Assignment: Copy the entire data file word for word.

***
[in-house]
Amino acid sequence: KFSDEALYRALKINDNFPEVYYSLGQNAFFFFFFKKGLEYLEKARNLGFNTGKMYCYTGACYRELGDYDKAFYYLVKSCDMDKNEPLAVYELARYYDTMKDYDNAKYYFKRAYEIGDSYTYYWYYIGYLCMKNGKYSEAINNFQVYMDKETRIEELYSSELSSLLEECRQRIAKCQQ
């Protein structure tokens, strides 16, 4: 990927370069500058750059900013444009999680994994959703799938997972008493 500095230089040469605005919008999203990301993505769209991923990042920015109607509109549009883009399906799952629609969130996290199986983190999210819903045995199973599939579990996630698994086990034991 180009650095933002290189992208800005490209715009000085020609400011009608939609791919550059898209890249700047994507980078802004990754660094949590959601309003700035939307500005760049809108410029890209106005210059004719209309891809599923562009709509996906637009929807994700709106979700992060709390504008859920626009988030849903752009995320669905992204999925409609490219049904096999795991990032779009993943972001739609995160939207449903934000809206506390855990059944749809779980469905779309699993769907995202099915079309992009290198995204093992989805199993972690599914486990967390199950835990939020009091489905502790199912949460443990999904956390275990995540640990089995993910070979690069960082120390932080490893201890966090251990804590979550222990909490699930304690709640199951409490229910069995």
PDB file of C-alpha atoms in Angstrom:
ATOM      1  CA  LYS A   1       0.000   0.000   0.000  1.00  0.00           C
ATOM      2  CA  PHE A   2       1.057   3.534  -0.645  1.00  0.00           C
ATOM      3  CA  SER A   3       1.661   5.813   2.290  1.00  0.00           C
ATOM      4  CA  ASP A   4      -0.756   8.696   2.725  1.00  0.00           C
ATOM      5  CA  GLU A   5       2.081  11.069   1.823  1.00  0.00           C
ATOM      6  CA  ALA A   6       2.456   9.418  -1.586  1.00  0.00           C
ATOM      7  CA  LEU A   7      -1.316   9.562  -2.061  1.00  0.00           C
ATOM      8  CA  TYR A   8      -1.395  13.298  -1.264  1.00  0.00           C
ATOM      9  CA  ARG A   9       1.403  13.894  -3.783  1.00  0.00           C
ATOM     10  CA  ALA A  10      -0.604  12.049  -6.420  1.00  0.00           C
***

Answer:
[in-house]
Amino acid sequence: KFSDEALYRALKINDNFPEVYYSLGQNAFFFFFFKKGLEYLEKARNLGFNTGKMYCYTGACYRELGDYDKAFYYLVKSCDMDKNEPLAVYELARYYDTMKDYDNAKYYFKRAYEIGDSYTYYWYYIGYLCMKNGKYSEAINNFQVYMDKETRIEELYSSELSSLLEECRQRIAKCQQ
């Protein structure tokens, strides 16, 4: 990927370069500058750059900013444009999680994994959703799938997972008493 500095230089040469605005919008999203990301993505769209991923990042920015109607509109549009883009399906799952629609969130996290199986983190999210819903045995199973599939579990996630698994086990034991 180009650095933002290189992208800005490209715009000085020609400011009608939609791919550059898209890249700047994507980078802004990754660094949590959601309003700035939307500005760049809108410029890209106005210059004719209309891809599923562009709509996906637009929807994700709106979700992060709390504008859920626009988030849903752009995320669905992204999925409609490219049904096999795991990032779009993943972001739609995160939207449903934000809206506390855990059944749809779980469905779309699993769907995202099915079309992009290198995204093992989805199993972690599914486990967390199950835990939020009091489905502790199912949460443990999904956390275990995540640990089995993910070979690069960082120390932080490893201890966090251990804590979550222990909490699930304690709640199951409490229910069995």
PDB file of C-alpha atoms in Angstrom:
ATOM      1  CA  LYS A   1       0.000   0.000   0.000  1.00  0.00           C
ATOM      2  CA  PHE A   2       1.057   3.534  -0.645  1.00  0.00           C
ATOM      3  CA  SER A   3       1.661   5.813   2.290  1.00  0.00           C
ATOM      4  CA  ASP A   4      -0.756   8.696   2.725  1.00  0.00           C
ATOM      5  CA  GLU A   5       2.081  11.069   1.823  1.00  0.00           C
ATOM      6  CA  ALA A   6       2.456   9.418  -1.586  1.00  0.00           C
ATOM      7  CA  LEU A   7      -1.316   9.562  -2.061  1.00  0.00           C
ATOM      8  CA  TYR A   8      -1.395  13.298  -1.264  1.00  0.00           C
ATOM      9  CA  ARG A   9       1.403  13.894  -3.783  1.00  0.00           C
ATOM     10  CA  ALA A  10      -0.604  12.049  -6.420  1.00  0.00           C